Establishment of stable NF-κB reporter cell expressing CD44
The CD44 coding sequence (Origene #SC128160) was inserted into the plasmid pcDNA 3.1 (Invitrogen) using Not1/Xba1 sites and the plasmid (pcDNA 3.1-CD44) transformed into Escherichia coli (Subcloning Efficiency DH5a Competent Cells; Invitrogen) for cloning. HEK-Blue-hTLR2 cells were plated at a density of 6.0 × 105 cells per 10 cm culture dish (Corning) in 10 mL of growth media lacking antibiotics. After incubation for 1 day, the cells were transfected with the expression plasmid (pcDNA 3.1-CD44) or pcDNA 3.1 with a commercial kit (Lipofectamine 2000; Invitrogen). A mixture of (1) 24 μg of pcDNA 3.1-CD44 or pcDNA control vector diluted with 1.5 mL of medium (OptiMEM I Medium), and (2) 60 μL of transfection reagent (Lipofectamine 2000) diluted with 1.5 mL of transfection medium (OptiMEM I Medium) was incubated for 20 minutes at room temperature. The mixture (3 mL) was added to the cells with 15 mL of transfection medium (OptiMEM I Medium). Six hours later, the medium was replaced with 10 mL per well of growth media lacking antibiotics and the cells were incubated for 16 to 20 hours. The transfected cells were lifted by pipetting and plated in four 10 cm culture dishes in 10 mL of growth medium supplemented with 1× HEK-Blue Selection media (InvivoGen). The cells were kept in the selection media for 2 weeks and individual clones designated as HEK-hTLR2-CD44 and HEK-hTLR2-pcDNA were selected for expansion. To confirm the expression of CD44 by immunocytochemistry, the cells (5.0 × 104 cells/cm2) were plated on 96-well poly-d-lysine precoated plates (BD Pharmingen), washed with PBS, and blocked with blocking solution (PBS supplemented with 5% horse serum) for 15 minutes at room temperature. After removing the blocking solution, the cells were incubated with an anti-CD44 antibody (100 ng/mL; sc-59757, Santa Cruz Biotechnology Inc) for 30 minutes at room temperature. After subsequent washing with PBS, the cells were stained with Alexa Fluor 488-labeled goat anti–mouse IgG antibody (2 μg/mL; Molecular Probes) in blocking solution for 30 minutes at room temperature. The cells were visualized with fluorescent microscopy (Eclipse Ti-S; Nikon). CD44 expression in HEK-hTLR2-CD44 cell line was also confirmed by real time RT-PCR and FACS analysis (supplemental Figure 3).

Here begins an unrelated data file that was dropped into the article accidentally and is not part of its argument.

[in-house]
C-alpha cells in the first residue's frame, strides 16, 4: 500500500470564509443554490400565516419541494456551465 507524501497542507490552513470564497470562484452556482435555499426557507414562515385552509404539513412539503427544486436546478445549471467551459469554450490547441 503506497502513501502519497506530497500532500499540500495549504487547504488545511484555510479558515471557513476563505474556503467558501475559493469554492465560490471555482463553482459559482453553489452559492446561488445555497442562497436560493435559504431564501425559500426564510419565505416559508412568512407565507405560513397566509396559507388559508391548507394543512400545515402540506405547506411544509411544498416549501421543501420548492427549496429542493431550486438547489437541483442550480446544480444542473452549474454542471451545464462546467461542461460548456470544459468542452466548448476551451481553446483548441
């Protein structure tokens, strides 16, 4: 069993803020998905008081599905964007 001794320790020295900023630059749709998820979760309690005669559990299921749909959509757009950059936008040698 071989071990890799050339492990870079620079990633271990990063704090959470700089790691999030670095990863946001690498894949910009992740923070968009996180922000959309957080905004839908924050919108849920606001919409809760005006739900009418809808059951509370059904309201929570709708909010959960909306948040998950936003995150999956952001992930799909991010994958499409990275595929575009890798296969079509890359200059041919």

Assays with a NF-κB reporter cells expressing CD44
Cells were plated at 3.0 × 104 cells/cm2 in 96 well poly-D–lysine coated microplates (BD Pharmingen) in 100 μL of growth media lacking antibiotics and supplemented with 1× HEK-Blue Selection media (InvivoGen) to retain the transfected plasmids. Cells were stimulated by incubation for 7 hours with 20 μg/mL zymosan and with or without rhTSG-6 in 100 μL of HEK-Blue Detection media (InvivoGen) containing 2% heat-inactivated FBS. Absorbance was assayed at 650 nm with a plate reader. The supernatant was carefully removed, and the cells on the microplates were frozen and stored at −80°C. The cell number was determined by CyQUANT Cell Proliferation Assay Kit (Invitrogen).